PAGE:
Thanks for sharing your portfolio story!

  6. Your situation is almost stereotypical for professionals. We’ve all heard of the lawyer who has no will (I’ve been that guy) or the doctor who never gets a check-up. This falls into that category. Thanks for coming clean and allowing us to benefit from your experience. I also noted that you seem to be moving assets from Lending Club. I’ve been transitioning to Peer Street for the last year or so as LC cash becomes available. I’m much happier with the returns.

    1. Oldster – thanks for the comment. Peer Street is producing some nice returns but I’ve been frustrated with the cash drag. I always seem to have a lot of cash waiting for funding. I wanted to take that into account in calculating an IRR so I had to cut and paste stuff into a spreadsheet. Unbelievable that a purportedly professional investment firm can’t give you a straight answer to “what is my return”. And I’m forced to mess about with excel. But otherwise I like the asset class.

  7. I used to have an ugly mish-mash of active and passive funds from several companies, including target date funds, “funds of funds,” and funds with unnecessarily high expense ratios.

    It took a year or two from the time I realized what a mess it was before it was fully untangled. Based on what you’ve got, it could take you quite some time.

    The good news is everything not in a taxable brokerage account can easily be exchanged into the investment of your choice. In taxable, you may have to wait for time to pass to make any gains long-term, and will face the tax consequences of selling.


  8. Thanks for sharing your portfolio! It’s always interesting to see how professionals treat their own portfolios and how different it is from mine.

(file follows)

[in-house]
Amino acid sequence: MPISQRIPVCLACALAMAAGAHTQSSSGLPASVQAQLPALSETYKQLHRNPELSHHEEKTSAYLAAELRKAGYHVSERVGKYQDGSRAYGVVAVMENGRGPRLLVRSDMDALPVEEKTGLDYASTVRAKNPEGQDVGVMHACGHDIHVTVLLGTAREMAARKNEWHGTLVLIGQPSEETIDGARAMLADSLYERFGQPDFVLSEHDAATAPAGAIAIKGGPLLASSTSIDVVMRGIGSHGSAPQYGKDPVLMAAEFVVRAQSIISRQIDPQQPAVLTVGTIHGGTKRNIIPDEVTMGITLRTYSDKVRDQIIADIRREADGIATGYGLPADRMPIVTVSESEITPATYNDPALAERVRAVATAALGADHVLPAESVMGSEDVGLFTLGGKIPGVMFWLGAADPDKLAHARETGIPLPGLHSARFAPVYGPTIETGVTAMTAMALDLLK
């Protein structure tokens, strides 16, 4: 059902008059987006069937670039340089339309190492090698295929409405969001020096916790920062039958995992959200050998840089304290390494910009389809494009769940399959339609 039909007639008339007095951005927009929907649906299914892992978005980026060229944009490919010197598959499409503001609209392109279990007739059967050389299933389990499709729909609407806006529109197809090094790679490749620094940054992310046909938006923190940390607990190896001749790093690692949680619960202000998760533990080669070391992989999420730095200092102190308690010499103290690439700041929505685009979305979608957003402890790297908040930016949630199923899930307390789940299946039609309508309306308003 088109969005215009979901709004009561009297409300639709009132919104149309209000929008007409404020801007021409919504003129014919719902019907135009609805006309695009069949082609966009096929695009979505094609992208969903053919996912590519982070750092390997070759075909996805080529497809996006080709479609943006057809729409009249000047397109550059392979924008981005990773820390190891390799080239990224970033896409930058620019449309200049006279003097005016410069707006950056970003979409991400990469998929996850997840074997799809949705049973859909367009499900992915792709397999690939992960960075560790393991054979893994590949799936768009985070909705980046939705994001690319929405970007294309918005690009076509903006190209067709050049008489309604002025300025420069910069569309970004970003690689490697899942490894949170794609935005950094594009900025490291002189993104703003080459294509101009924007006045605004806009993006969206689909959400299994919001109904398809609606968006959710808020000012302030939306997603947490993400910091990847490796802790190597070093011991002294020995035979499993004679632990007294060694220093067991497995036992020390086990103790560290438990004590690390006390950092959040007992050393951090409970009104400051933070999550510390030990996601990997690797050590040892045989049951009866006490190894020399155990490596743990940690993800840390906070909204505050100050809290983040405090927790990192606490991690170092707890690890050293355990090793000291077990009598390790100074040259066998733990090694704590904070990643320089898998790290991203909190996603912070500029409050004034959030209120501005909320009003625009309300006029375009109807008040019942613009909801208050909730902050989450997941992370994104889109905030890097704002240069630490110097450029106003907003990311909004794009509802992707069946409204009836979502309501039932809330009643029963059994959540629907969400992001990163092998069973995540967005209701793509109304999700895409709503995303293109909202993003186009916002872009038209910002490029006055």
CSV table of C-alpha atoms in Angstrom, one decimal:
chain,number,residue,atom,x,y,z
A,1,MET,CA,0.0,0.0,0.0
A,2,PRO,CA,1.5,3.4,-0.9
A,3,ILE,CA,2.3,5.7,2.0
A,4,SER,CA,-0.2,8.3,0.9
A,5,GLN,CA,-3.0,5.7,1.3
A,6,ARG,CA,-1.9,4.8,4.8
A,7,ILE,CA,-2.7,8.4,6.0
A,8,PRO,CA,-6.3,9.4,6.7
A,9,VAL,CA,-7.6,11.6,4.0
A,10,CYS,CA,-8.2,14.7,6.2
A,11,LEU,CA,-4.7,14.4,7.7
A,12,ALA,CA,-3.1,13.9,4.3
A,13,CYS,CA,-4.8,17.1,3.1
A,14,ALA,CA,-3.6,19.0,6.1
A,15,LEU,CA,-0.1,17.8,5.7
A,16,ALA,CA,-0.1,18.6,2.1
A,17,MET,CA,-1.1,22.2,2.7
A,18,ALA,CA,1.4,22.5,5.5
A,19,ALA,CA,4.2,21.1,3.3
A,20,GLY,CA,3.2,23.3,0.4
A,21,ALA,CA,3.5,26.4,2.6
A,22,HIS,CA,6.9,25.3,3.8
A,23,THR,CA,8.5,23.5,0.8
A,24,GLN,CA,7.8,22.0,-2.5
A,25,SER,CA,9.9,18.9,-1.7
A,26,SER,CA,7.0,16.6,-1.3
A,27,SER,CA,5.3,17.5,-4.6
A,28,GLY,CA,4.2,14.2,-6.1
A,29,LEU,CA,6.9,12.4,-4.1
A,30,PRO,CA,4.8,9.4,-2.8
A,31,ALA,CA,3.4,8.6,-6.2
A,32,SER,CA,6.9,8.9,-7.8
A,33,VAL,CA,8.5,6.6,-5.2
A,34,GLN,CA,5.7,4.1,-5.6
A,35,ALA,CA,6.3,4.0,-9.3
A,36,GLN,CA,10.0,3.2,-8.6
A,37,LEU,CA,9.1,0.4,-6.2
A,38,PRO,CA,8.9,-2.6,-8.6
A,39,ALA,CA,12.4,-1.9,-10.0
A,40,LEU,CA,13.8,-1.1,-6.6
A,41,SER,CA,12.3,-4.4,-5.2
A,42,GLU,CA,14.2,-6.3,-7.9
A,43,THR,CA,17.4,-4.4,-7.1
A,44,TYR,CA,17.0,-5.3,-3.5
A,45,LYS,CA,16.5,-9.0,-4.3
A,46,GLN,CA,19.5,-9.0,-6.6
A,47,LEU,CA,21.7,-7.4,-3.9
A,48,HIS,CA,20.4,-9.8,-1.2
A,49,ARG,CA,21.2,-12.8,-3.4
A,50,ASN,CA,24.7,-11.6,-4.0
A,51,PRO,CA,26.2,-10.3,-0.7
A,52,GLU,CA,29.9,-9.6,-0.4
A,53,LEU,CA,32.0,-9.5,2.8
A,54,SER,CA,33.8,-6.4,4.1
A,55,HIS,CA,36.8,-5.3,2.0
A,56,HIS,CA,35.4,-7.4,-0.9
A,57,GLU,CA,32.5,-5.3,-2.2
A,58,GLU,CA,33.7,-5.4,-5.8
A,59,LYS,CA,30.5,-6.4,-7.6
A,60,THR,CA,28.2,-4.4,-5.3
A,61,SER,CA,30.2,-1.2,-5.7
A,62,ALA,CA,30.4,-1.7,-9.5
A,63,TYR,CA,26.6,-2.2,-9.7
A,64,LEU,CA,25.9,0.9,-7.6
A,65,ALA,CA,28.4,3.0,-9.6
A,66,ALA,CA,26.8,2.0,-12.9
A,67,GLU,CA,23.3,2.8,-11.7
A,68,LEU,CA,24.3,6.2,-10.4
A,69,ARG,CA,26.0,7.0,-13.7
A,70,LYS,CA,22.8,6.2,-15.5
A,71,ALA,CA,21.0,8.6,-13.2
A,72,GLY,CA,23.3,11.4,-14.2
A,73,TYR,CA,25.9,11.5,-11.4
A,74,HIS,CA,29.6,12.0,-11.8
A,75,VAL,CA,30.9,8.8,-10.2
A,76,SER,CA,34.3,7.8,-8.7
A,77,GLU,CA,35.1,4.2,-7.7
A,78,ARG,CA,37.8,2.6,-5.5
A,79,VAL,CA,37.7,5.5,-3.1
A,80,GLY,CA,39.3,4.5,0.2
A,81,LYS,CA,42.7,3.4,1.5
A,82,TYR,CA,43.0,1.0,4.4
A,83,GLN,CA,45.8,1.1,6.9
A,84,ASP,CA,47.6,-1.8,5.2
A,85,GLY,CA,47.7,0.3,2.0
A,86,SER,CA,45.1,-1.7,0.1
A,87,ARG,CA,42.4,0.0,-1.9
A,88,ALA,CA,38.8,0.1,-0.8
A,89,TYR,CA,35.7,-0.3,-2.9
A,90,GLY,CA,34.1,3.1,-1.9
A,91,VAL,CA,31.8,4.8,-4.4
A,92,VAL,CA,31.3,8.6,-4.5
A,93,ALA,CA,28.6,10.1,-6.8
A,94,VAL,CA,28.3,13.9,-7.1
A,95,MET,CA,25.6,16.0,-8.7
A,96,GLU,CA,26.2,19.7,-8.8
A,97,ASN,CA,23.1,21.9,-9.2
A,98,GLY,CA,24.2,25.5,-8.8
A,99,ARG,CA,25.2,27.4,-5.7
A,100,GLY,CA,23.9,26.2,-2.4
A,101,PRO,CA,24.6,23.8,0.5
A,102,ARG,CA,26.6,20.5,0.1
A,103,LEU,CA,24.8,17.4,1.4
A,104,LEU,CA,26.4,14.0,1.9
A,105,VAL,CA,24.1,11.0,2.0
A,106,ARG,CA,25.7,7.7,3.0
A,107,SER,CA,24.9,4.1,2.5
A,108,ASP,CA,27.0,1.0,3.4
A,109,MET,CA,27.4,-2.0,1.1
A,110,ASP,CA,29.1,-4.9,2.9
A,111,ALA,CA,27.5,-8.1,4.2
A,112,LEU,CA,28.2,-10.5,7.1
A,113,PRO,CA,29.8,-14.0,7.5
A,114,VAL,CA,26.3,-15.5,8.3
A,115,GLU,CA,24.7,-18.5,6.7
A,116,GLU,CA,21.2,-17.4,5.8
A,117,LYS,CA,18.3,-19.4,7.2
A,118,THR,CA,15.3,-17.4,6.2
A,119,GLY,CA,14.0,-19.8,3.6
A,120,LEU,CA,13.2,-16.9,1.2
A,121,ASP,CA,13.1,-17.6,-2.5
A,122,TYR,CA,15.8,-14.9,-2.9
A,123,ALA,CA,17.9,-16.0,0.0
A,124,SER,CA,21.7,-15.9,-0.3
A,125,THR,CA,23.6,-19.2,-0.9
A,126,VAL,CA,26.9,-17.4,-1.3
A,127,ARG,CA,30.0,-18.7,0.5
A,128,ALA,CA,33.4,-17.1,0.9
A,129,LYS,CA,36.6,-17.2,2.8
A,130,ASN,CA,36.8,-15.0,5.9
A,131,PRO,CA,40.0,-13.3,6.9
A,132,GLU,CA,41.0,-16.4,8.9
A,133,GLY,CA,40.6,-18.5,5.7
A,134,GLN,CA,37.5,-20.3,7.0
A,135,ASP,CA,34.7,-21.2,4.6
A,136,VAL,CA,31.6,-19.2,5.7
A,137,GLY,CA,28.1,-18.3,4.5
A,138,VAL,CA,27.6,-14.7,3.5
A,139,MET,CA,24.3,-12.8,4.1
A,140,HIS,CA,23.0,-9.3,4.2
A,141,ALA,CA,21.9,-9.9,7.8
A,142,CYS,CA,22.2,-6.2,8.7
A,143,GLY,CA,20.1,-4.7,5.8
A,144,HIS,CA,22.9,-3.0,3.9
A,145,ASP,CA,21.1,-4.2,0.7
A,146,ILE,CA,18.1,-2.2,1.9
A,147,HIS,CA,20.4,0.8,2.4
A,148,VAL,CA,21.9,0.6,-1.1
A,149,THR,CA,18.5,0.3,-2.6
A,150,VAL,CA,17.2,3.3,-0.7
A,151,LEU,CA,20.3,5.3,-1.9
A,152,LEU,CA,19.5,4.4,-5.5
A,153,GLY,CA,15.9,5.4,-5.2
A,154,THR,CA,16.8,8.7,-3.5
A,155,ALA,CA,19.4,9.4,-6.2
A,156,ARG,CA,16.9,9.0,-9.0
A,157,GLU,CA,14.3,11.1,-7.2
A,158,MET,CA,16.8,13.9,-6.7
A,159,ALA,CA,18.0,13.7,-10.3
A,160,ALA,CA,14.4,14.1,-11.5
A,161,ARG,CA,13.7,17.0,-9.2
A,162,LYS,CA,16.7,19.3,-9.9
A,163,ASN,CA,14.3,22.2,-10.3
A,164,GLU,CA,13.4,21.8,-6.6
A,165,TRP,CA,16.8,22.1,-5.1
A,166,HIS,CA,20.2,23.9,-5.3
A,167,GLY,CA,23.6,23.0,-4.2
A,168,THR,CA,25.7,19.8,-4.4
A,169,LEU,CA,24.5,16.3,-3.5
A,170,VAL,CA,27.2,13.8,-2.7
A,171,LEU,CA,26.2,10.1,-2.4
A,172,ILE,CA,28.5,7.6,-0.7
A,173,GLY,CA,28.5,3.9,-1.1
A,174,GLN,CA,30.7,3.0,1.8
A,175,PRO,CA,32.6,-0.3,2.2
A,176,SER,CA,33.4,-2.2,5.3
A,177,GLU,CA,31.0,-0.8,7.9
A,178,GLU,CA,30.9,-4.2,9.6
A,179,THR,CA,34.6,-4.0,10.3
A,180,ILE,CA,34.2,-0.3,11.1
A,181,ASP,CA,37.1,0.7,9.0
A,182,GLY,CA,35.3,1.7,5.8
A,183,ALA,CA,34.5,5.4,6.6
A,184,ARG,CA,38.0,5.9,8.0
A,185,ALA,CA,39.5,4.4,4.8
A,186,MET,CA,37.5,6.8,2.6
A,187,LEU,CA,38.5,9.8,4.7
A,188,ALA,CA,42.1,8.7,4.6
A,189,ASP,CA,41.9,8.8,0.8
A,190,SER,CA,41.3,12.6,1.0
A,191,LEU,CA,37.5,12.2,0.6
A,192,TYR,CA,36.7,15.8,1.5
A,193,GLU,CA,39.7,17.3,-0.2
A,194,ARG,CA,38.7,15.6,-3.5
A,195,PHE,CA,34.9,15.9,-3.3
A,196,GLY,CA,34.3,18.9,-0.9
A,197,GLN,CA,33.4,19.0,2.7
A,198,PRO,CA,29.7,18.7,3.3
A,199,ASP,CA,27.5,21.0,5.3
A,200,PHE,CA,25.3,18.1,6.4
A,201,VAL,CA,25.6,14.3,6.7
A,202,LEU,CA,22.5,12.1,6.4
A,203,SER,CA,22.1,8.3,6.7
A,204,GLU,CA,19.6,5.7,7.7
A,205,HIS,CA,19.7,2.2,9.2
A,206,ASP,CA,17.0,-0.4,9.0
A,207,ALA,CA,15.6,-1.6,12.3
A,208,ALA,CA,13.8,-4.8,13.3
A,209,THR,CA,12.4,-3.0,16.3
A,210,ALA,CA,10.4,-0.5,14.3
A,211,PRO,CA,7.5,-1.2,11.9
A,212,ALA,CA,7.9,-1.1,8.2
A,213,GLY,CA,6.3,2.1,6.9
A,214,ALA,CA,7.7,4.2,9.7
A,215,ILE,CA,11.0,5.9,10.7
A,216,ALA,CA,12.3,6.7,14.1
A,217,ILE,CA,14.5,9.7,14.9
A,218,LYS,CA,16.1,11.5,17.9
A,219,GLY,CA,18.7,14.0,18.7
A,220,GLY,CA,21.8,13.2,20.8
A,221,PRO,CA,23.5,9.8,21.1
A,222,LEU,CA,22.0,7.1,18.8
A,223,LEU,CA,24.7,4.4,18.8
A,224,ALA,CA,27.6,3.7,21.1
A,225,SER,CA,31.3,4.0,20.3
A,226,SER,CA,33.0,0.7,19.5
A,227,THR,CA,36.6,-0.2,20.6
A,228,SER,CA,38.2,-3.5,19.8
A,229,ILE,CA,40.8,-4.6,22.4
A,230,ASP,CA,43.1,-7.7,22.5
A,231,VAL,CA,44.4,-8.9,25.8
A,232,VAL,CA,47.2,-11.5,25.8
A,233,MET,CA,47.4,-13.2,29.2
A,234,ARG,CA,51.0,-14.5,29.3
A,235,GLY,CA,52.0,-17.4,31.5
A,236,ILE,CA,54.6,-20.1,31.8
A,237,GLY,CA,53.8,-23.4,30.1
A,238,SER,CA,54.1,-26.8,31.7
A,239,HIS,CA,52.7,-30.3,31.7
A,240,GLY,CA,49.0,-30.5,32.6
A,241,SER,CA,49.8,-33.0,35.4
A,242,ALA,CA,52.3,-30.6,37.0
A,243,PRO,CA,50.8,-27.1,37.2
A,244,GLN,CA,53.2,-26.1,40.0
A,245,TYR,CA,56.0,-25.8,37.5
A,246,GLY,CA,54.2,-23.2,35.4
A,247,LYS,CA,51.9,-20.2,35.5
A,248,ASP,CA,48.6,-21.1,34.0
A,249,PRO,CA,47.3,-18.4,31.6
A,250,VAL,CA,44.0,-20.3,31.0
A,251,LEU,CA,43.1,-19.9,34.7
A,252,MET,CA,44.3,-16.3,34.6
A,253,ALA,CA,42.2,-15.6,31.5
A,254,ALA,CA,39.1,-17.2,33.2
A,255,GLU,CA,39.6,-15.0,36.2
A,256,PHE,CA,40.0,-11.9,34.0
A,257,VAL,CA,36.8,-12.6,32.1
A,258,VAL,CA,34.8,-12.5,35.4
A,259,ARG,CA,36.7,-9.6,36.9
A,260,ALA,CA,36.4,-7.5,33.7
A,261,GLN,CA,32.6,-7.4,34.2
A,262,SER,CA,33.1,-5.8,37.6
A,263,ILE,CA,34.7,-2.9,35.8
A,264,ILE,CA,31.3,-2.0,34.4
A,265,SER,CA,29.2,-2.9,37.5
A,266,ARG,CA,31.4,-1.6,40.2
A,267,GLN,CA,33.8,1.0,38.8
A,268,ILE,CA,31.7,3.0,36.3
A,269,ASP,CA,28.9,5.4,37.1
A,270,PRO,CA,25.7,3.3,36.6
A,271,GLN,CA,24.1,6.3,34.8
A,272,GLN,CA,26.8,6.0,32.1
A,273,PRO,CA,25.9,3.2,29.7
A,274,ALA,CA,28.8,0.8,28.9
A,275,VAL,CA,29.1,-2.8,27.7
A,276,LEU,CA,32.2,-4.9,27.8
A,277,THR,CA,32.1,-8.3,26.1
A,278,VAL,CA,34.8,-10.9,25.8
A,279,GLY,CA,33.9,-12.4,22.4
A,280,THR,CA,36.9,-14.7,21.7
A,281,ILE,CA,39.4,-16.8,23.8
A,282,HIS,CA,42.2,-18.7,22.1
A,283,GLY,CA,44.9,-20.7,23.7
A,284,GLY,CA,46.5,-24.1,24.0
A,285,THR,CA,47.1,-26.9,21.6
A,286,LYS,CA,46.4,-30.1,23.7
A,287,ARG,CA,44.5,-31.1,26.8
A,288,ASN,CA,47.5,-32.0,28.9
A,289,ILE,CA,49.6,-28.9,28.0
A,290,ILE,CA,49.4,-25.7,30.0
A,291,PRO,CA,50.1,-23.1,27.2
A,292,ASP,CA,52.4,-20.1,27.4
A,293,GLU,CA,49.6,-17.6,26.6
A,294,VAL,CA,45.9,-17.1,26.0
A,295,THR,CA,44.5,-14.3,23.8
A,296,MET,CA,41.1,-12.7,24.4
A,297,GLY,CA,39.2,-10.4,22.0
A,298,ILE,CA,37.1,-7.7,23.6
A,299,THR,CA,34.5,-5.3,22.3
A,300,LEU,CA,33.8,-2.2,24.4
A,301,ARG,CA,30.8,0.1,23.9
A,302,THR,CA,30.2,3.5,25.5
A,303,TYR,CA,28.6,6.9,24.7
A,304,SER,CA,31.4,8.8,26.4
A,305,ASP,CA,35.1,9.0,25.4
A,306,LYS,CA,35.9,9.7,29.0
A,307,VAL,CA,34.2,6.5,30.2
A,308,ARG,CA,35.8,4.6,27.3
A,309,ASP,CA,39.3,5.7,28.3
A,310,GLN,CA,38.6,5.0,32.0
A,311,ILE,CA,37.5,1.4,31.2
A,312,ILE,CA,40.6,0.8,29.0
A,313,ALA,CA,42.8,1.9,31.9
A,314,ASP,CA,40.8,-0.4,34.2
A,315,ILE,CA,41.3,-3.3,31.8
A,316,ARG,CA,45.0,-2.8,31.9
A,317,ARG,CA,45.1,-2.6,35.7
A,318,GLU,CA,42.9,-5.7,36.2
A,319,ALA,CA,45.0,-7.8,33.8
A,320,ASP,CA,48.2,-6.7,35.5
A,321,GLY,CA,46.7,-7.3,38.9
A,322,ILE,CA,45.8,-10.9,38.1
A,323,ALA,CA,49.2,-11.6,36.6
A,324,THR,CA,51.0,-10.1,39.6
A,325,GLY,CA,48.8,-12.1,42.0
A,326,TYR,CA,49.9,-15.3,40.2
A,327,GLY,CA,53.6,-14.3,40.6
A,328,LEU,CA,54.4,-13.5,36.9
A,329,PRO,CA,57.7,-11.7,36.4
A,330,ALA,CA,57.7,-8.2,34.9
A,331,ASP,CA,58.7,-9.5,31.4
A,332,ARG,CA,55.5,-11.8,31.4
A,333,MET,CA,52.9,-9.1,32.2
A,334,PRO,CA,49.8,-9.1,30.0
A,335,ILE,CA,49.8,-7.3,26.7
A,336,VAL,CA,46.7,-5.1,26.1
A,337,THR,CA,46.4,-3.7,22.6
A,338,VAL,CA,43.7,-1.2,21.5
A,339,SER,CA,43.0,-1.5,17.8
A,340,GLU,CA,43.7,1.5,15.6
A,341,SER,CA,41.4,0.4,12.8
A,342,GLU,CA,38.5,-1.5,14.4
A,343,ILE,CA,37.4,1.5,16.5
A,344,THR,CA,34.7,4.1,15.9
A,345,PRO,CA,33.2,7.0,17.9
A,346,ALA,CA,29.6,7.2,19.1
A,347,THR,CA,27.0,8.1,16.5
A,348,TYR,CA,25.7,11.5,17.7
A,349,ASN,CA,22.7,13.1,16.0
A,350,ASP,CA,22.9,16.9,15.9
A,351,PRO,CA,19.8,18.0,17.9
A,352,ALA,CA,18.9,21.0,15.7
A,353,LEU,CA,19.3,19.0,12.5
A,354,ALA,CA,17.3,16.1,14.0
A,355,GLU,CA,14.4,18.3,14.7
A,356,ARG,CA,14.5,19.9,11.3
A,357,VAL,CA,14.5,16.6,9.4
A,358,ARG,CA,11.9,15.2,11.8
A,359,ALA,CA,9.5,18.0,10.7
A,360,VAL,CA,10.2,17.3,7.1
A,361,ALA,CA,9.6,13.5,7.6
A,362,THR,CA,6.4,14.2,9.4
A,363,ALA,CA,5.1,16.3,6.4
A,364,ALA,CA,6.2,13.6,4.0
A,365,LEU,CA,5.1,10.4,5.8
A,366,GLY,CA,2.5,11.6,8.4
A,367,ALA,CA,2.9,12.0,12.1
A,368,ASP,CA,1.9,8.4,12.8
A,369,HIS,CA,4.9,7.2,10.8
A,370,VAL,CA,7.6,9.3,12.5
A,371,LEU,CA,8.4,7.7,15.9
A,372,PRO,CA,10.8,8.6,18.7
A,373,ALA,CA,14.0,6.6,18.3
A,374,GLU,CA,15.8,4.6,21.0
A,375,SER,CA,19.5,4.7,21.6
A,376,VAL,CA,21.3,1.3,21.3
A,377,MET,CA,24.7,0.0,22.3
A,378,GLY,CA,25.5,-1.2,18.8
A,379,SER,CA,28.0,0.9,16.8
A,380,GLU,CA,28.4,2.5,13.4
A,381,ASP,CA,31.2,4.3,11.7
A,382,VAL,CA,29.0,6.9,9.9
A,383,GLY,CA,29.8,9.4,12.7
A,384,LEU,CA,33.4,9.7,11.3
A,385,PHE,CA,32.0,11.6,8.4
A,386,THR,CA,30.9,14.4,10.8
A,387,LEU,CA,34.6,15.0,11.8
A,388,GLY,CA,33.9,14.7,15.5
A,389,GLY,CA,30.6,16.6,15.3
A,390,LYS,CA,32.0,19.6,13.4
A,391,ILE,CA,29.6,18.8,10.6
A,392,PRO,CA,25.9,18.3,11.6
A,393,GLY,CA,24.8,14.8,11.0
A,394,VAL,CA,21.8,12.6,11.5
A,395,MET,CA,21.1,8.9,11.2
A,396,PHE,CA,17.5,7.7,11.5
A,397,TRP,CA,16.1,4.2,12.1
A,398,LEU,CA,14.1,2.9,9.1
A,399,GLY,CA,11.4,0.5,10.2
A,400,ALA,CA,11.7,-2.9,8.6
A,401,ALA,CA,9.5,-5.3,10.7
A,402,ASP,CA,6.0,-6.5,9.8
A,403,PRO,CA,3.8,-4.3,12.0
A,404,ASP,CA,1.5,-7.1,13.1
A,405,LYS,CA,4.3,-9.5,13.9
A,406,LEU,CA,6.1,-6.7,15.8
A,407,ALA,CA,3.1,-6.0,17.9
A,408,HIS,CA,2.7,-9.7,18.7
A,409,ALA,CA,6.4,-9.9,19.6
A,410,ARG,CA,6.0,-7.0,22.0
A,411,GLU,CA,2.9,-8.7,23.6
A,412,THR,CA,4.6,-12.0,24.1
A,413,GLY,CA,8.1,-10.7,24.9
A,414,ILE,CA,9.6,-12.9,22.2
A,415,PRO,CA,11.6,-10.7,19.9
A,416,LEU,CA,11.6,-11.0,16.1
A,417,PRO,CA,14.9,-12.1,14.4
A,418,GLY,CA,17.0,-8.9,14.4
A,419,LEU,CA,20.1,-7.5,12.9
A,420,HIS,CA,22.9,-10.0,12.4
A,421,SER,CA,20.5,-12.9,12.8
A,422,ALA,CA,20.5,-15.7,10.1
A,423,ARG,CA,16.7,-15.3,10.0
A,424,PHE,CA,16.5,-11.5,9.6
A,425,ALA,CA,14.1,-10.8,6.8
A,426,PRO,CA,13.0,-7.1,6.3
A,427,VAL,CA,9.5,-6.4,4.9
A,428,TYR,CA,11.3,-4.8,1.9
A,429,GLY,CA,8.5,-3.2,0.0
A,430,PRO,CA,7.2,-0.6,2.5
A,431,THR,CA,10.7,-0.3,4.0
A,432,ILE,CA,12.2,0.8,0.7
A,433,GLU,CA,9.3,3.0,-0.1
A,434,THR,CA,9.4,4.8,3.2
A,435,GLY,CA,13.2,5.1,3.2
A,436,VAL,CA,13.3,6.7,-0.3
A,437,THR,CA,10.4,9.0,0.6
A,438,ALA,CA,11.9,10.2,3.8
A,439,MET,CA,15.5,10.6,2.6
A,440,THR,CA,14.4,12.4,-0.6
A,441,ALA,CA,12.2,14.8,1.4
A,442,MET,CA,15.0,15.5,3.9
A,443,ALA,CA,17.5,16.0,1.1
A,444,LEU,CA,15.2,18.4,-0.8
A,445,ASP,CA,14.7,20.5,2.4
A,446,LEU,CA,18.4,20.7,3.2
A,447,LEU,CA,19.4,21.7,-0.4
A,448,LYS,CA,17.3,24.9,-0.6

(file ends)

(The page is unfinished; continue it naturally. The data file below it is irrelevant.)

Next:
I did simplify a few years ago and it has been great. Never went the Betterment route, but now looking to get into PeerStreet/RealtyShares etc. Just need to figure out if I should do it via a self-directed vehicle or not.

    Because of the capital gains, I almost always end up rebalancing with new money in taxable. But yeah, I can see why you’d want to reduce increase your equity exposure.

    1. WO – I’m lucky in that we have quite a lot of traditional pension that will kick in. So I feel that I can’t get enough equities. BTW Personally I wouldn’t hold professionals’ portfolios in any special regard…

  9. I actually like your portfolio’s low equity allocation very much. At this market juncture a high cash/bond positioning is quite appealing.
    If you’ll remain with this allocation a bit longer I’m almost certain you’ll be able to reallocate to equities at a 15-20% discount without 6-8 months and you’ll miss NO upside.
    At the very least, slowly dollar cost average ito equities over the next 10 monthsz

    1. Kirk – thanks for the comment. I personally hate to time things and I don’t need any more procrastination! But I’m sure you’ll find a lot of sympathizers for what you describe.

  10. This reminds me of the saying “the mechanic’s car is always the worst.” As someone married to a former mechanic, it’s very true.